Several colleagues have been in situations where they have been unhappy
with their current role and prospects. They have asked what they might do.
Each situation is different. From close up, it may be hard to find a direction
‘out of that forest.’ If one steps back and views the situation from a distance,
there are some activities that might not jeopardize the current position and
might open possibilities.
That is the object of this contribution.
Some of the suggestions come from a nice article found on-line:
“Five Ways to put out feelers before doing an all-out search,” by Karin Halperin.
In the current job market in our industry we have come to affirm the maxim that
job security is the ability to obtain that next job.
There are always questions about how to begin. There is no question that each
one of us has the personal responsibility
(a) to continuously learn, keep our skills up to date, and develop new capabilities.
(b) There is another important element about honing “soft skills” whether it be
small talk, writing memos, delivering presentations, mentoring others. If English
is not your primary language, improve it so that it seems like it is.
(c) Another one is get out there and information interview in your industry, at least,
and in your targeted industry. We need to know what the trends are– constant
problems, emerging issues, and perhaps who is doing what.
Karin Halparin’s article brings out five that could be done at the same time. They
(1) Have your name become visable in professional networks that allow you to
contact people/firms and them to contact you. Social networks, like
LinkedIn.com and Zoominfo.com are quite popular for this. Some industries and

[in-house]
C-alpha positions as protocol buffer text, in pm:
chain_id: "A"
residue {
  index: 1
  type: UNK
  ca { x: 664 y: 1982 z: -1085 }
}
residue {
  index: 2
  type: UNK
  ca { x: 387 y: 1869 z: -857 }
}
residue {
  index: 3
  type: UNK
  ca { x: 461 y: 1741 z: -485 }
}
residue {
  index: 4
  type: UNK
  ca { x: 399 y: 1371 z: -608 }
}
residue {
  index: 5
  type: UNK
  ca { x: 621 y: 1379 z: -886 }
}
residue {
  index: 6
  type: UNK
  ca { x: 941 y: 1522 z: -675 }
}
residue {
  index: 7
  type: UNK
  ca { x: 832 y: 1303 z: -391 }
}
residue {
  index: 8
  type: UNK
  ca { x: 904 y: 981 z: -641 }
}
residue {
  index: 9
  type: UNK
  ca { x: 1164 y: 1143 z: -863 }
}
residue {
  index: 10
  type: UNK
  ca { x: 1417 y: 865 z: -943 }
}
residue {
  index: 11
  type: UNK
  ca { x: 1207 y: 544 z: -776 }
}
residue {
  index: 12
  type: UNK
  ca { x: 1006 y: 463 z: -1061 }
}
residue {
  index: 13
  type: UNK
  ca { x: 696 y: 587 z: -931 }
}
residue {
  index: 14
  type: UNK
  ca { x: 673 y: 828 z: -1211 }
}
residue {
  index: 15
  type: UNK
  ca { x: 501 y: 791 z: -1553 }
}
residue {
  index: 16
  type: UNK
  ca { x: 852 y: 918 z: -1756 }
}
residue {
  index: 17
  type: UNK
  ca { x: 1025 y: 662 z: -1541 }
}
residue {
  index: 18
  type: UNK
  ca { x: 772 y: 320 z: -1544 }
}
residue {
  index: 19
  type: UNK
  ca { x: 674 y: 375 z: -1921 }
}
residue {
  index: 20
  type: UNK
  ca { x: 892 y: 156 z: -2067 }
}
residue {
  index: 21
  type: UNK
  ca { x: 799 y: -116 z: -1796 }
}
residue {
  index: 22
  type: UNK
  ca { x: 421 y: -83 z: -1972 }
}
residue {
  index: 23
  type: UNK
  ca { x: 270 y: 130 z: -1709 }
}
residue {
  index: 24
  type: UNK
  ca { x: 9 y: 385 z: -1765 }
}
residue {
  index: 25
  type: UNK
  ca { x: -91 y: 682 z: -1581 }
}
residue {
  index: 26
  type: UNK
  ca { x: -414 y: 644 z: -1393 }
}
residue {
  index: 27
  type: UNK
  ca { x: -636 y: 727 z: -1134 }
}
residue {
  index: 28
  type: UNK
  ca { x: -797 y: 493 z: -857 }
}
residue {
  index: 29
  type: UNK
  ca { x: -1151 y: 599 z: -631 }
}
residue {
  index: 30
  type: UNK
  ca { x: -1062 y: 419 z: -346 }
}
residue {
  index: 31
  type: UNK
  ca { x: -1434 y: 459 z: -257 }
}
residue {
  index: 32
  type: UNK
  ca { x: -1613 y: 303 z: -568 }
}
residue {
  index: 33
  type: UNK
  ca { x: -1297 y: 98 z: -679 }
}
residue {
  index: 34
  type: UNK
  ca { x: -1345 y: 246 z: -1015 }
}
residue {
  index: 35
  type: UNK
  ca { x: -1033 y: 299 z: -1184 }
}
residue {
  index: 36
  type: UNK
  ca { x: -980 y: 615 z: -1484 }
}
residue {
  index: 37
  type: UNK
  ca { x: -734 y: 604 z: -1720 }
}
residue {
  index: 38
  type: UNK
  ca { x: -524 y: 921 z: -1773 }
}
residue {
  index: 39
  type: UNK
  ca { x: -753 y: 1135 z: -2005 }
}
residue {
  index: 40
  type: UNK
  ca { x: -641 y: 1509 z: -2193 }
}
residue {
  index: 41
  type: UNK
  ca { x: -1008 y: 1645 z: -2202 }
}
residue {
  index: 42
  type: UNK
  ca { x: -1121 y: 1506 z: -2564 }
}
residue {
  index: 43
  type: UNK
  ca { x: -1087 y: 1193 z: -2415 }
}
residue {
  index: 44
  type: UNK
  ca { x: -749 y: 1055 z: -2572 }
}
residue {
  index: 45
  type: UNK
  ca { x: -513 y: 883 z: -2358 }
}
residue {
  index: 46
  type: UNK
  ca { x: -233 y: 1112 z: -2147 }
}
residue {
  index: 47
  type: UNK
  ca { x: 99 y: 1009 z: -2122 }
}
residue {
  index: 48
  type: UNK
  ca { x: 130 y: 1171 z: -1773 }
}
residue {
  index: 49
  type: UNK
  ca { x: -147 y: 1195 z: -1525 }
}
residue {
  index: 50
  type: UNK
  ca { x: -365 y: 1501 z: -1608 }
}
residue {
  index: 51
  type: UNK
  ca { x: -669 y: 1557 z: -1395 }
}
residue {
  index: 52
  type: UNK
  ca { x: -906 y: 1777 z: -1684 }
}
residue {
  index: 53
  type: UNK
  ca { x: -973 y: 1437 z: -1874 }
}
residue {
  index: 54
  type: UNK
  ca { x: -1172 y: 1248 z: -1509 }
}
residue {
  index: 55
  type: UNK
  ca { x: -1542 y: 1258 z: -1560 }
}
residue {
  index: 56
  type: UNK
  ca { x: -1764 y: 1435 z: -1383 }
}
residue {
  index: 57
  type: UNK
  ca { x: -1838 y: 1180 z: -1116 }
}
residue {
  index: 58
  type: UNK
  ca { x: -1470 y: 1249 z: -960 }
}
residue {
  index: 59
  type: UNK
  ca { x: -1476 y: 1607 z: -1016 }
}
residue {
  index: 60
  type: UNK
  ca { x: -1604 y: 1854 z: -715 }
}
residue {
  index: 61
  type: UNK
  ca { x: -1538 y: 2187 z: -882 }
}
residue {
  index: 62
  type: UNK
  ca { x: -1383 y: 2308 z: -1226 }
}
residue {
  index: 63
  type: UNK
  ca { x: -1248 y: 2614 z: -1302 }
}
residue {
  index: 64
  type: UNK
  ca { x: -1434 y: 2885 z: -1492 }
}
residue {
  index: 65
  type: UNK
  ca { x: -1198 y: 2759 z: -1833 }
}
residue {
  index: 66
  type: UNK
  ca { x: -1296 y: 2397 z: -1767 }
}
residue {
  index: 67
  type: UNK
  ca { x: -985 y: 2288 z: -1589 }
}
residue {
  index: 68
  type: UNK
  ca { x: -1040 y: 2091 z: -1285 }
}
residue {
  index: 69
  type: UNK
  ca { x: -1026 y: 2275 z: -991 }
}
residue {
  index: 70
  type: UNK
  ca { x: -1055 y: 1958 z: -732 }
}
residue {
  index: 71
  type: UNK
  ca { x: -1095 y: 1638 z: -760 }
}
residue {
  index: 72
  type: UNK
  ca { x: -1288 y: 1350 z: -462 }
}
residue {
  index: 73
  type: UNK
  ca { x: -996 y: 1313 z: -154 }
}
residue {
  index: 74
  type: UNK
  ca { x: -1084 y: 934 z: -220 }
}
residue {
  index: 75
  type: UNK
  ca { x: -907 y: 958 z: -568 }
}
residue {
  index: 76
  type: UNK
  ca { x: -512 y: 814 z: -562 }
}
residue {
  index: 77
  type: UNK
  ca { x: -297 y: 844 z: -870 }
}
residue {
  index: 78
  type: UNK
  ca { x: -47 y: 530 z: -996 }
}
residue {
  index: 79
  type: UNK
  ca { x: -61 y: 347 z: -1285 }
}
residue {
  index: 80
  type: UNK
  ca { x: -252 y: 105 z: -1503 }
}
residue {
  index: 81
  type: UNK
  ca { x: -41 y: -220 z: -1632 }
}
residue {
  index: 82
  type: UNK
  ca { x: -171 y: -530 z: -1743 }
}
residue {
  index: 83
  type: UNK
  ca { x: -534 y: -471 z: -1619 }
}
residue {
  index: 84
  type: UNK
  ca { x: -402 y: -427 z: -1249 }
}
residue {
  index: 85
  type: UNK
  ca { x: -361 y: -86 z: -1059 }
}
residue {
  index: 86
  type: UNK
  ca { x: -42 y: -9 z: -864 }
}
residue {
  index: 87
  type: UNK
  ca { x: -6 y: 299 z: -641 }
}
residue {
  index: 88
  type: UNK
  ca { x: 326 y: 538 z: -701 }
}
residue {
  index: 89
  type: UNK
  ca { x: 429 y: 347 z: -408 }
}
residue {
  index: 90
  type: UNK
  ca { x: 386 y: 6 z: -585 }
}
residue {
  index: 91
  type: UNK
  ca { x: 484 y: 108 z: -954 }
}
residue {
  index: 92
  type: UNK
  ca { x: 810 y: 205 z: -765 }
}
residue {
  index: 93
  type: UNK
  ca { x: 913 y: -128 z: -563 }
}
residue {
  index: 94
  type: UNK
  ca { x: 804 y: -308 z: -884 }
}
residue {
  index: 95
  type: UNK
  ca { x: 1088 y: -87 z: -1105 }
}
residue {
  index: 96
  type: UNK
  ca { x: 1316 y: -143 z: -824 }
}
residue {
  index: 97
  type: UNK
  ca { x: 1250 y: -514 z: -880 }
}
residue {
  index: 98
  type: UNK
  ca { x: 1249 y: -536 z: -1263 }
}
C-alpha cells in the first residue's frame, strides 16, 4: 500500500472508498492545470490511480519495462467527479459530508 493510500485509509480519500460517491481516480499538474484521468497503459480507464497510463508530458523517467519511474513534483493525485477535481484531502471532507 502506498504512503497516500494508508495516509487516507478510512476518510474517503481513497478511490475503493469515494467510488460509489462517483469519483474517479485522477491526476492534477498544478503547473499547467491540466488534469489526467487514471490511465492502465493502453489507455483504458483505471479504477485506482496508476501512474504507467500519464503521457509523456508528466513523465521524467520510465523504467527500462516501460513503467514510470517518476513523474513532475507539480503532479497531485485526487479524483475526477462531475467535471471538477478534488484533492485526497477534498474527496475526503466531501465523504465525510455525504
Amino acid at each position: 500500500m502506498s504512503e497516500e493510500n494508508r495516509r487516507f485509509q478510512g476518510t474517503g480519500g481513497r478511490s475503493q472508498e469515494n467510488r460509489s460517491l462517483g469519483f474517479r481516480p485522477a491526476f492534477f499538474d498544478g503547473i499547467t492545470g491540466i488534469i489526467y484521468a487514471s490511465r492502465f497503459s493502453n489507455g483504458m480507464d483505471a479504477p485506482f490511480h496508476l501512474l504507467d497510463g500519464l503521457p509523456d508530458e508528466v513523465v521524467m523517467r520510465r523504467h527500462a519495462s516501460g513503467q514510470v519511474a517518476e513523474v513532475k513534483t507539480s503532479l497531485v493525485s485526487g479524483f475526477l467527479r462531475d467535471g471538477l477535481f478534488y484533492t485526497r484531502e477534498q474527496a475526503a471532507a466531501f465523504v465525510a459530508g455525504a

regions have their own.
(2) Go to professional meetings, national, regional and local, where you
would normally be expected to go. Make it a point to interact, contribute
and show some of your interpersonal skills. Find ways of meeting and
exchanging business information outside of your normal circle.
(3) The article cited focusing effort into a smaller range of companies to
make contacts with in various ways. A targeted SIC code or Dunn and
Bradstreet search might help in coming up with names.
(4) Develop your network connections again, keeping in mind that it will
help to have a range of ages, experience levels and sources. Cultivate
new Network connections.
(5) Assess your employment and personal values.
With the continuing growth in electonic means of connection new tools
seem to be always emerging. But there is a professional and ethical limit
here. Be aware of not violating the codes and responsibilities of your
Recognize that once your name is “out there,” you can be called at any
time. Be prepared for informal, screening interviews. Postpone them
until your setting is right and you are prepared. Be prepared to respond
to the usual questions in a professional manner. The preparation is key.
You need to be in the mode where you are ready for the next step before
Since I will be away for the next two weeks (ACS meeting in SF),
regular contributions to this blog might not appear.